Start with a free trial account for free content every month. Already a subscriber? Sign in.

Wound Repair Part 1 - Wound Prep

Brian Lin, MD and Zack Shinar, MD
Sign in or subscribe to listen

No me gusta!

The flash player was unable to start. If you have a flash blocker then try unblocking the flash content - it should be visible below.

Nurses Edition Commentary

Lisa Chavez, RN and Kathy Garvin, RN

No me gusta!

The flash player was unable to start. If you have a flash blocker then try unblocking the flash content - it should be visible below.

EM:RAP 2017 March Written Summary 580 KB - PDF

Sterile gloves, sterile saline, betadine prep… are any of them essential in wound preparation? We used to think so, but it seems like nothing is sacred. Wound experts Brian Lin and Jonathan Kantor give their laceration repair tips and personal practices (which may deviate from what you learned in training).

To view chapter written summaries, you need to subscribe.

Sign up today for full access to all episodes.

Ian L., Dr -

Those sterile bags can be clumsy and 10 ml Sterile Saline Plastic Ampoules that come in 50s are better .
Apply gently .
Good that immunocompetency was mentioned the diabetic elderly in the nursing home who has fallen on the road and has some gravel in the wound .

Brian L. -

great point Ian! thanks, BWL

Michelle S. PA-C -

I work in wound care and emergency medicine. I have been doing wounds for 11 years. I am struggling with the thought of using chlorhexidine on a clean laceration. The cytotoxic effects could be pretty devastating to the healing process, especially for an elderly patient with fragile skin. Even the thought of chlorhexidine on a fairly dirty wound makes me cringe. Can the speaker discuss why they would choose this over something like Prontosan (combination of Polyhexanide and Betaine) or Shur-Clens? Clearly cost is some issue but, if studies show there is not a lot of difference in healing between saline, water, chlorexidine and the others and chlorexidine is cyto-toxic, why not choose the tissue safe cleanser in a clean lac? I appreciate your input and feedback. Thank you.

Brian L. -

Michelle, thanks so much for listening and for this opportunity to comment. Due to editing of the segment you didn't get to hear all of my thoughts on this issue, so I will share some of them here.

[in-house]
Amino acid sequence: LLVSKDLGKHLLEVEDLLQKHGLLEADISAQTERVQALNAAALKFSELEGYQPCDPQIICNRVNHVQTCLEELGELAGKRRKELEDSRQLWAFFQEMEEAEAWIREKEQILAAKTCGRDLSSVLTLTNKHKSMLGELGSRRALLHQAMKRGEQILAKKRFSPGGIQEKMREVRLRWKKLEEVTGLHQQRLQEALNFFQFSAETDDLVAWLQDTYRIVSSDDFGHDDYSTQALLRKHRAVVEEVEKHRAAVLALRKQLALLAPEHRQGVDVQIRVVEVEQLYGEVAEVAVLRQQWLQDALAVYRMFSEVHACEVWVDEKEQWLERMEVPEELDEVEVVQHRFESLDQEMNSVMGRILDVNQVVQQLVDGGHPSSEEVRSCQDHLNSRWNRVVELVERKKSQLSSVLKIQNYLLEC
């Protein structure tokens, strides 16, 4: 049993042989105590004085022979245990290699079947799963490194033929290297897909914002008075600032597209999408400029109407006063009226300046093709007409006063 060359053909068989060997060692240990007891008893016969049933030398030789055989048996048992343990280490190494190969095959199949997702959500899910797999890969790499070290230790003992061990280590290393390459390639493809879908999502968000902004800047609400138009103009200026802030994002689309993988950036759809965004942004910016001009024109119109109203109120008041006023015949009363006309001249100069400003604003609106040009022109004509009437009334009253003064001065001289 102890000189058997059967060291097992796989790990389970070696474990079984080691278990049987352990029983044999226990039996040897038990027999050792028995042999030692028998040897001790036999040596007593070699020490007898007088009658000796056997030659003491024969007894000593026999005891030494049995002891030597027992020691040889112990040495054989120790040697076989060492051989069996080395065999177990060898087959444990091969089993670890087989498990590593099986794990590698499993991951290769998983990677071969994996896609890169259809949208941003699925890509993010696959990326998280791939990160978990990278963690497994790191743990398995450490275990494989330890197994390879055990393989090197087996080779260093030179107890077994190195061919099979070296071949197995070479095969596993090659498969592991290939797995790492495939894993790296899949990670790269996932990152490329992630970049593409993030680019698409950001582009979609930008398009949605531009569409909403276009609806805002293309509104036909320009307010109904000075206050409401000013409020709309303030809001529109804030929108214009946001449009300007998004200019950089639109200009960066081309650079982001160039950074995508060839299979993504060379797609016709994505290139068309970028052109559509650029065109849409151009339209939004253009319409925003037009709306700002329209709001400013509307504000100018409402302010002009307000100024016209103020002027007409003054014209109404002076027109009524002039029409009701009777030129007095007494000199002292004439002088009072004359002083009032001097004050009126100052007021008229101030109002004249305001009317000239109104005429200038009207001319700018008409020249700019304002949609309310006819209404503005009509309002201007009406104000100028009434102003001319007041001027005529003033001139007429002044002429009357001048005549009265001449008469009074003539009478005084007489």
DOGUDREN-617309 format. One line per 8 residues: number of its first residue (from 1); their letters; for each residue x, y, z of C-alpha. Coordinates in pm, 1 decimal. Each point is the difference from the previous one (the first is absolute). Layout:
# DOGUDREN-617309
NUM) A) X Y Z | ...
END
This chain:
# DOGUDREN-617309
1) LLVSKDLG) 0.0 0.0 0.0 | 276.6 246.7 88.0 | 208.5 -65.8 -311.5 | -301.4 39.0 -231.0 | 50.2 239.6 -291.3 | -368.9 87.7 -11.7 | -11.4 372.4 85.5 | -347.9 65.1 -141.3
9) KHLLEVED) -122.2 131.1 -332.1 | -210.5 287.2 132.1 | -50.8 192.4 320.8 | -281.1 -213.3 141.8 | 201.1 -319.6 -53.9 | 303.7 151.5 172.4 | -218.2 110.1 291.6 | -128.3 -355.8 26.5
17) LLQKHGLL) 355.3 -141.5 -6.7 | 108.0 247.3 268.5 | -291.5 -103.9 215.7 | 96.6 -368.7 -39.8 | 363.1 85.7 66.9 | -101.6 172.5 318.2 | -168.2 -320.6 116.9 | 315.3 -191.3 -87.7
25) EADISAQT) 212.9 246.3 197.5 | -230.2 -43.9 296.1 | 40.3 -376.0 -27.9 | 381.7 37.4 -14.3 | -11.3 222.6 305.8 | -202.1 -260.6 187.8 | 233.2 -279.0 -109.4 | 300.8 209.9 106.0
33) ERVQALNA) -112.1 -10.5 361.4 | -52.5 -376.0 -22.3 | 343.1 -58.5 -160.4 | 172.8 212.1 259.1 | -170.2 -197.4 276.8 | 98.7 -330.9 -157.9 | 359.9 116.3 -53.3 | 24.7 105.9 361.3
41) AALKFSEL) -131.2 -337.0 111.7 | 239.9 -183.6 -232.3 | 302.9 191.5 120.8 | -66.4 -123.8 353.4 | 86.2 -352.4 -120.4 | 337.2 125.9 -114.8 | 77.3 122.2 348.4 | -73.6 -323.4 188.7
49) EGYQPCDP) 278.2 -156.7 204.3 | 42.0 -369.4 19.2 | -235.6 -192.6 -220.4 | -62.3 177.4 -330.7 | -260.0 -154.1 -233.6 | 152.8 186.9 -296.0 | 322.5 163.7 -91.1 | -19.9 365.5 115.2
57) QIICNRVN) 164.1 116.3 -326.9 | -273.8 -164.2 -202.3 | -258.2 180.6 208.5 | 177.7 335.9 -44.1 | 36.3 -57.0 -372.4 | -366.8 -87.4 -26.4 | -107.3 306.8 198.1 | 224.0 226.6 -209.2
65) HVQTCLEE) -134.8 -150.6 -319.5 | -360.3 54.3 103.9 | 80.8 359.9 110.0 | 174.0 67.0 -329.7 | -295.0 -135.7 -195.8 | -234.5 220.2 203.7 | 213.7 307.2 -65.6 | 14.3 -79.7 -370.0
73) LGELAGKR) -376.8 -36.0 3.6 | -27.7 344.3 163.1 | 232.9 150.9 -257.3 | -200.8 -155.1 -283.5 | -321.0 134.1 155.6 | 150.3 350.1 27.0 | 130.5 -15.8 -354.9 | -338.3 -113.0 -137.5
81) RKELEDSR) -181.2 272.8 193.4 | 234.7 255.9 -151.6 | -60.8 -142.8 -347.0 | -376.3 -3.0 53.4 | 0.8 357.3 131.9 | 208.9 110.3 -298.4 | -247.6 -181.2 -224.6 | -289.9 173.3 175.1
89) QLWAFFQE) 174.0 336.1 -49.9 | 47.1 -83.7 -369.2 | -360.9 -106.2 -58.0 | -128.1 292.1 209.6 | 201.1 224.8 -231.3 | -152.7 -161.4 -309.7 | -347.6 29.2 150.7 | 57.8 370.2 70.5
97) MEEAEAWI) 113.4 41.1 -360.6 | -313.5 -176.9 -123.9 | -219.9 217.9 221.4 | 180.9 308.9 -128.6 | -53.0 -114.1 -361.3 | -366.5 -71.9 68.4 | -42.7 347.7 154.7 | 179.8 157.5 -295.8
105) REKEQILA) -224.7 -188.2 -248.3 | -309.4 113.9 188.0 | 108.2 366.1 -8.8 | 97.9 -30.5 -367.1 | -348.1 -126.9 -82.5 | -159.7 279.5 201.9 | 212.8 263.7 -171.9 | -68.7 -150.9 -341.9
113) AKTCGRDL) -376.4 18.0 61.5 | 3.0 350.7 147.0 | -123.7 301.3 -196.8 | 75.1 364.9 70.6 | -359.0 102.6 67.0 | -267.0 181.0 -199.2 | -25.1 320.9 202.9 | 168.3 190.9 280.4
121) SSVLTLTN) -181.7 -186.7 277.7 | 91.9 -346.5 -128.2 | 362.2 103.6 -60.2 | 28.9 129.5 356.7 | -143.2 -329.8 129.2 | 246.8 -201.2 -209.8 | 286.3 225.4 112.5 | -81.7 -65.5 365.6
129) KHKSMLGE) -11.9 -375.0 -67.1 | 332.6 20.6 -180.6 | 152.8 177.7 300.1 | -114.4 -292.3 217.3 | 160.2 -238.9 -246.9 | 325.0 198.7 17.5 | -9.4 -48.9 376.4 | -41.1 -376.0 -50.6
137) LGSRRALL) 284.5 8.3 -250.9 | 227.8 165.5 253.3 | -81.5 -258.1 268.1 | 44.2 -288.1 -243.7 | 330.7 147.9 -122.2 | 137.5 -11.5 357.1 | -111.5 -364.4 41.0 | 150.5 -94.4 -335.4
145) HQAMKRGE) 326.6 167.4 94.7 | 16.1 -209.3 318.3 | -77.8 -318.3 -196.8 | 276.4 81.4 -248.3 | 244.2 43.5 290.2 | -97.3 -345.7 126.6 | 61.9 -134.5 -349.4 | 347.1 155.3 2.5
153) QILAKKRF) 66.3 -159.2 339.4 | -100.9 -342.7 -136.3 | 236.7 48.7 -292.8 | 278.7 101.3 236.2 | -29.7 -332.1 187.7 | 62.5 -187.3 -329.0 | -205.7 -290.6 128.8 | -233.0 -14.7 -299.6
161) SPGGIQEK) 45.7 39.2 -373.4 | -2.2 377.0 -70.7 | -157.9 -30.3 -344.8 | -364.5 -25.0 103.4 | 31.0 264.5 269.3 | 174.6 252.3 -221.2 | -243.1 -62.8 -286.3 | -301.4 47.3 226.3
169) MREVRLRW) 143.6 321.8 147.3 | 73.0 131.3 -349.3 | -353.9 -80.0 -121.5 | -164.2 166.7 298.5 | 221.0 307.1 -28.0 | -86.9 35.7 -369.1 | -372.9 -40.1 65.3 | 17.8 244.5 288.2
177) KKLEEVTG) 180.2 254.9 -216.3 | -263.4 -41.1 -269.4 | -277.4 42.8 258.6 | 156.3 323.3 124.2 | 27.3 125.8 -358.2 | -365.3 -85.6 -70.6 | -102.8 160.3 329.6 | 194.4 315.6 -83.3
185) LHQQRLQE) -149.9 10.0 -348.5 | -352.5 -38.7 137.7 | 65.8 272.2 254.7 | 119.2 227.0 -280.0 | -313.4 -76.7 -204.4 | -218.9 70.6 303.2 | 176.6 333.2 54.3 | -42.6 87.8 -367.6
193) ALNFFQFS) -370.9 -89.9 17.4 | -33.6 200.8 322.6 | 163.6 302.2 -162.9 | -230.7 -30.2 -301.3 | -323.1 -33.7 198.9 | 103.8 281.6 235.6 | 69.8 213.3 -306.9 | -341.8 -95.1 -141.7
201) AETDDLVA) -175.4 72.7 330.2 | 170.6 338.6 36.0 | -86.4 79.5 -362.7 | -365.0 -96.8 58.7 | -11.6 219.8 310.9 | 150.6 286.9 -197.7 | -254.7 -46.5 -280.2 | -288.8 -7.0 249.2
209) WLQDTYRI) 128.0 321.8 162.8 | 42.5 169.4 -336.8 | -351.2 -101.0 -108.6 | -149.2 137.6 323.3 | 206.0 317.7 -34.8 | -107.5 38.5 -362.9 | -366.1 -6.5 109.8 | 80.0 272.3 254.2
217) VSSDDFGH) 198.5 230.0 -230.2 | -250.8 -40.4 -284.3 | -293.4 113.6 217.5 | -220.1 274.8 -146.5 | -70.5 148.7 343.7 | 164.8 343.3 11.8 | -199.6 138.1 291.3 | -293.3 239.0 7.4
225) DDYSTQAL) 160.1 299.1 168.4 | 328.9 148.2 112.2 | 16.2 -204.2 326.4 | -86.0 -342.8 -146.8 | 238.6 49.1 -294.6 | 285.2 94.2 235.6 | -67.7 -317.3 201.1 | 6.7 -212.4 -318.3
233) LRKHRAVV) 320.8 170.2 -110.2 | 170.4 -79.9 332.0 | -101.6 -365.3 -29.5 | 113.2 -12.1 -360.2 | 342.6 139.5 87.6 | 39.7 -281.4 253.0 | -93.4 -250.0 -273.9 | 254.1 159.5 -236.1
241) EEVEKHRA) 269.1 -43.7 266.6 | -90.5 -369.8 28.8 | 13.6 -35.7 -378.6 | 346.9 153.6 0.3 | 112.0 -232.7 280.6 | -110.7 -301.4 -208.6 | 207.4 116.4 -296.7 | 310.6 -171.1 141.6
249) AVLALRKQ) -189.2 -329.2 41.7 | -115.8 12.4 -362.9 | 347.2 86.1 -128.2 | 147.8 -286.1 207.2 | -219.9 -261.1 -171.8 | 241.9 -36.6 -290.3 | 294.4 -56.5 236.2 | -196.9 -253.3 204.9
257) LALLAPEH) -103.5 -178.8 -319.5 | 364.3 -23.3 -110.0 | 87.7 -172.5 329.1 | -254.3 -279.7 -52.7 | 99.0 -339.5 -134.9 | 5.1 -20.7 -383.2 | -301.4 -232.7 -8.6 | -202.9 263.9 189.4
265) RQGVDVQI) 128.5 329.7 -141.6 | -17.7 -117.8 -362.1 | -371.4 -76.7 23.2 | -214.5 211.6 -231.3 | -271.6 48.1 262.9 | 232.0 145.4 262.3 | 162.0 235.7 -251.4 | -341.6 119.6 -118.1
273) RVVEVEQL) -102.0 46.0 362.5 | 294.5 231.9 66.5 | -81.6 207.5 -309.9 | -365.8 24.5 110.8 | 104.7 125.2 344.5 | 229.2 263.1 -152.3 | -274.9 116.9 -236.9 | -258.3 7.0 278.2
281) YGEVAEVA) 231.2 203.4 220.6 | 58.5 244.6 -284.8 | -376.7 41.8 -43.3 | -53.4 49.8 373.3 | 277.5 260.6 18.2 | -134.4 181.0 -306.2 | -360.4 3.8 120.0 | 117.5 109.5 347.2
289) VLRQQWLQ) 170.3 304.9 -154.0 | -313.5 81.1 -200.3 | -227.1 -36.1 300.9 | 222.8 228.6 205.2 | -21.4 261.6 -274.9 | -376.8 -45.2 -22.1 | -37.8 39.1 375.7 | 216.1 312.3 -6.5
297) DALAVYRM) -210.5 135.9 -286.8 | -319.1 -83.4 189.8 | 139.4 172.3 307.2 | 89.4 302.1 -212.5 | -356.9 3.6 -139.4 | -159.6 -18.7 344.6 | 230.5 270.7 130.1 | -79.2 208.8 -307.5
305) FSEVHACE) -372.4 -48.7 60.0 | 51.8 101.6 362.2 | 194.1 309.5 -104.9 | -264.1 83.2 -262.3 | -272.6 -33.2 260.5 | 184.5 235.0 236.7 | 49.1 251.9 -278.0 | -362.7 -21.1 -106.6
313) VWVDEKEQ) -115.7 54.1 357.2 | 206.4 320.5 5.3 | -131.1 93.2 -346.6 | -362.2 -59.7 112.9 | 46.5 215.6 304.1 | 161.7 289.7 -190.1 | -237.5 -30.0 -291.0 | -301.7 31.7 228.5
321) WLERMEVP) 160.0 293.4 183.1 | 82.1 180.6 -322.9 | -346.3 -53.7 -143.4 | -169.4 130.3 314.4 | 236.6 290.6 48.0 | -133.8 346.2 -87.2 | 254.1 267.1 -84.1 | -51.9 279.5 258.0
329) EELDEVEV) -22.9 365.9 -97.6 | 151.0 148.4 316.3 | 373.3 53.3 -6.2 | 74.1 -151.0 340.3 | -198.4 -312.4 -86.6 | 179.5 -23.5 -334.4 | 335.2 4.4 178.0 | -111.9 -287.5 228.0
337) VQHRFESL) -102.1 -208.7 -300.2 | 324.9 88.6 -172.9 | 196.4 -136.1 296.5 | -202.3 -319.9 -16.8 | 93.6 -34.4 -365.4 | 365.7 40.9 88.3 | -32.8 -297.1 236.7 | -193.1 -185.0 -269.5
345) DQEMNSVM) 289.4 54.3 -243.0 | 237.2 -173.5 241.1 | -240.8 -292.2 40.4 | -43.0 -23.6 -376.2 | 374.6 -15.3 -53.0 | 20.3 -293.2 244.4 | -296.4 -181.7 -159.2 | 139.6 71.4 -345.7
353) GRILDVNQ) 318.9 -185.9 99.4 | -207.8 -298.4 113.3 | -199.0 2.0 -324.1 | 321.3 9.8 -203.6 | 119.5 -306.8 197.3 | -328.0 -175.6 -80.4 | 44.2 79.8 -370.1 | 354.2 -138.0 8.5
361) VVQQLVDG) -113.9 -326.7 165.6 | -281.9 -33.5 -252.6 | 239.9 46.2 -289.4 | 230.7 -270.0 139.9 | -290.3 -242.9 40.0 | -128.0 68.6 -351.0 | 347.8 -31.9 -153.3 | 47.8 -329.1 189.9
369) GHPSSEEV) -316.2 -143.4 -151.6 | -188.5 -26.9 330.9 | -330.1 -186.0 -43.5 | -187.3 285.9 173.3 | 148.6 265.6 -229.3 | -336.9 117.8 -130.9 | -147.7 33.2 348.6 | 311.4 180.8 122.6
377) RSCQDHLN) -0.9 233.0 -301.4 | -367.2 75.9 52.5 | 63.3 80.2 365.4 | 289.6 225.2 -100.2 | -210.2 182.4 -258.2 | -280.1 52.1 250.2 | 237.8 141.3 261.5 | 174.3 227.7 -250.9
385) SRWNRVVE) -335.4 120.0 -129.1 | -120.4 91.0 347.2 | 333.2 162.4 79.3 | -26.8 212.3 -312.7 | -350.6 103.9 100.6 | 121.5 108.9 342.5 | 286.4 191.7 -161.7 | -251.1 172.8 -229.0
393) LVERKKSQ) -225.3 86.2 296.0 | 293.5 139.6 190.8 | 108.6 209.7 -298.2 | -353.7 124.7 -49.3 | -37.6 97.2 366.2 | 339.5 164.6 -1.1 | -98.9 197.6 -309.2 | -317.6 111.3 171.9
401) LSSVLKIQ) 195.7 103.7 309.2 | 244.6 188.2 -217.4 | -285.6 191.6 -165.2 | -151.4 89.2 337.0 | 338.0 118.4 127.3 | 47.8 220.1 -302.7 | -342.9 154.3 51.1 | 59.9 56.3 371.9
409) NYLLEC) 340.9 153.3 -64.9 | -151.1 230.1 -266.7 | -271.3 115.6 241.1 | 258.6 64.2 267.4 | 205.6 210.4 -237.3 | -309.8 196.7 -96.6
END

Firstly, and I am sure Dr. Kantor would agree, I wouldn't suggest actually rubbing chlorhexidine (or any other bactericidal agent) within a wound. I agree with you, it would likely be (at least in theory) detrimental for wound healing. I would suggest using this agent around the margins of a wound on intact skin, but not within, so as to prevent introduction of more bacteria within the wound (such as when you drive the suture needle in to the surrounding skin).
In truth, I don’t strongly favor chlorhexidine over betadine. On any given day, I am more likely to use whatever is readily available. This is because, as Dr. Kantor said, there is no evidence that one is better than the other--and due to the low baseline rates of wound infection, such a study will likely never be generated. I do tend to favor chlorhexidine simply for the sake of convenience: when the repair is done, I don’t have to deal with the extra step of going back to remove the unsightly orange betadine from the wound (which can sometimes put the sutures at risk for dehiscence).
Finally, to address your questions regarding these specialty products, I can’t say I personally have any experience with them. My quick scan of the literature surrounding these products certainly doesn’t have me convinced they are any better and I imagine they are probably more expensive. However, it once again boils down to a simple issue: availability. I am guessing most pit docs and PAs in the ER setting don’t stock Prontosan in their wound carts, but correct me if I am wrong.

Great questions by the way. You certainly know your stuff!

Mike M. -

There seems to be a presumption that some type of chemical solution (chlorhex, betadine, etc) is necessary for wound cleansing. As far as I know there is no data to support this, and one can certainly imagine ways that these cyto-toxic agents could cause harm. What the available data does support is irrigation with tap water (PMID: 18254034 , PMID: 23325896). I'm a fan of keeping things simple. More is not always better, and I don't think that we should be promoting the use of these agents as part of routine wound care.

Brian L. -

Thanks for the comment. I agree. While I still prefer to use some type of antibacterial agent in my wound prep (force of habit I suppose?) I try to ensure to keep it on the skin surface adjacent to the wound rather than within the wound itself, where cytotoxicity is a relevant concern.

To join the conversation, you need to subscribe.

Sign up today for full access to all episodes and to join the conversation.

To download files, you need to subscribe.

Sign up today for full access to all episodes.
Crashing Slowly Full episode audio for MD edition 238:10 min - 332 MB - M4AEM:RAP 2017 March German Edition Deutsche 73:21 min - 101 MB - MP3EM:RAP 2017 March Spanish Edition Español 89:05 min - 122 MB - MP3EM:RAP 2017 March Aussie Edition Australian 16:33 min - 23 MB - MP3EM:RAP 2017 March French Edition Français 25:15 min - 35 MB - MP3EM:RAP 2017 March Canadian Edition Canadian 28:50 min - 40 MB - MP3EM:RAP 2017 March Board Review Answers 262 KB - PDFEM:RAP 2017 March Board Review Questions 218 KB - PDFEM:RAP 2017 March MP3 Files 316 MB - ZIPEM:RAP 2017 March Written Summary 580 KB - PDF

To earn CME for this chapter, you need to subscribe.

Sign up today for full access to all episodes and earn CME.

6 AMA PRA Category 1 Credits™ certified by CEME (EM:RAP)

  1. Complete Quiz
  2. Complete Evaluation
  3. Print Certificate